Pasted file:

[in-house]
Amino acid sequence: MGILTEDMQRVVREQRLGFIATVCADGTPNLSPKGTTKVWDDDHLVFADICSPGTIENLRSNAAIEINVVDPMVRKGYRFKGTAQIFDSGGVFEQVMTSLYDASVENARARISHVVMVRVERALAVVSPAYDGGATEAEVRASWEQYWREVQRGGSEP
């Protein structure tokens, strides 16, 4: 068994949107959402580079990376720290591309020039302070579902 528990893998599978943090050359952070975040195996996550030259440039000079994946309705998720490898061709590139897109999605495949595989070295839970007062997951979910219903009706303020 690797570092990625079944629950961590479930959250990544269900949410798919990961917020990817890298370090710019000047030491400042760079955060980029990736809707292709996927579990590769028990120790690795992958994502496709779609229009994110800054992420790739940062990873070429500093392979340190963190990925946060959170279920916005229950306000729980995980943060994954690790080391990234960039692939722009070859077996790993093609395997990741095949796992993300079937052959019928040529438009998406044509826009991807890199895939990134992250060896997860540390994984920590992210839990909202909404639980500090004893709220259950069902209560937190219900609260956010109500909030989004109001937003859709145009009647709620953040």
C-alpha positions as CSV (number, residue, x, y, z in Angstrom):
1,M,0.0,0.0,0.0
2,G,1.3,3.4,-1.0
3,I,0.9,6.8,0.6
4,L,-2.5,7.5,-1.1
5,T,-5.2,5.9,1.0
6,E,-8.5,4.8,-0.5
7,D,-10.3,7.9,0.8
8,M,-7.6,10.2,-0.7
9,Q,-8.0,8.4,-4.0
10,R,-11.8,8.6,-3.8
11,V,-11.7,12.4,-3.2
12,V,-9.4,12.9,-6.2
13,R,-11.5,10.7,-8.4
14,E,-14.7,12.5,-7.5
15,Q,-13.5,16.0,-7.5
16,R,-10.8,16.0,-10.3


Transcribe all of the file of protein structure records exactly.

[in-house]
Amino acid sequence: MGILTEDMQRVVREQRLGFIATVCADGTPNLSPKGTTKVWDDDHLVFADICSPGTIENLRSNAAIEINVVDPMVRKGYRFKGTAQIFDSGGVFEQVMTSLYDASVENARARISHVVMVRVERALAVVSPAYDGGATEAEVRASWEQYWREVQRGGSEP
């Protein structure tokens, strides 16, 4: 068994949107959402580079990376720290591309020039302070579902 528990893998599978943090050359952070975040195996996550030259440039000079994946309705998720490898061709590139897109999605495949595989070295839970007062997951979910219903009706303020 690797570092990625079944629950961590479930959250990544269900949410798919990961917020990817890298370090710019000047030491400042760079955060980029990736809707292709996927579990590769028990120790690795992958994502496709779609229009994110800054992420790739940062990873070429500093392979340190963190990925946060959170279920916005229950306000729980995980943060994954690790080391990234960039692939722009070859077996790993093609395997990741095949796992993300079937052959019928040529438009998406044509826009991807890199895939990134992250060896997860540390994984920590992210839990909202909404639980500090004893709220259950069902209560937190219900609260956010109500909030989004109001937003859709145009009647709620953040």
C-alpha positions as CSV (number, residue, x, y, z in Angstrom):
1,M,0.0,0.0,0.0
2,G,1.3,3.4,-1.0
3,I,0.9,6.8,0.6
4,L,-2.5,7.5,-1.1
5,T,-5.2,5.9,1.0
6,E,-8.5,4.8,-0.5
7,D,-10.3,7.9,0.8
8,M,-7.6,10.2,-0.7
9,Q,-8.0,8.4,-4.0
10,R,-11.8,8.6,-3.8
11,V,-11.7,12.4,-3.2
12,V,-9.4,12.9,-6.2
13,R,-11.5,10.7,-8.4
14,E,-14.7,12.5,-7.5
15,Q,-13.5,16.0,-7.5
16,R,-10.8,16.0,-10.3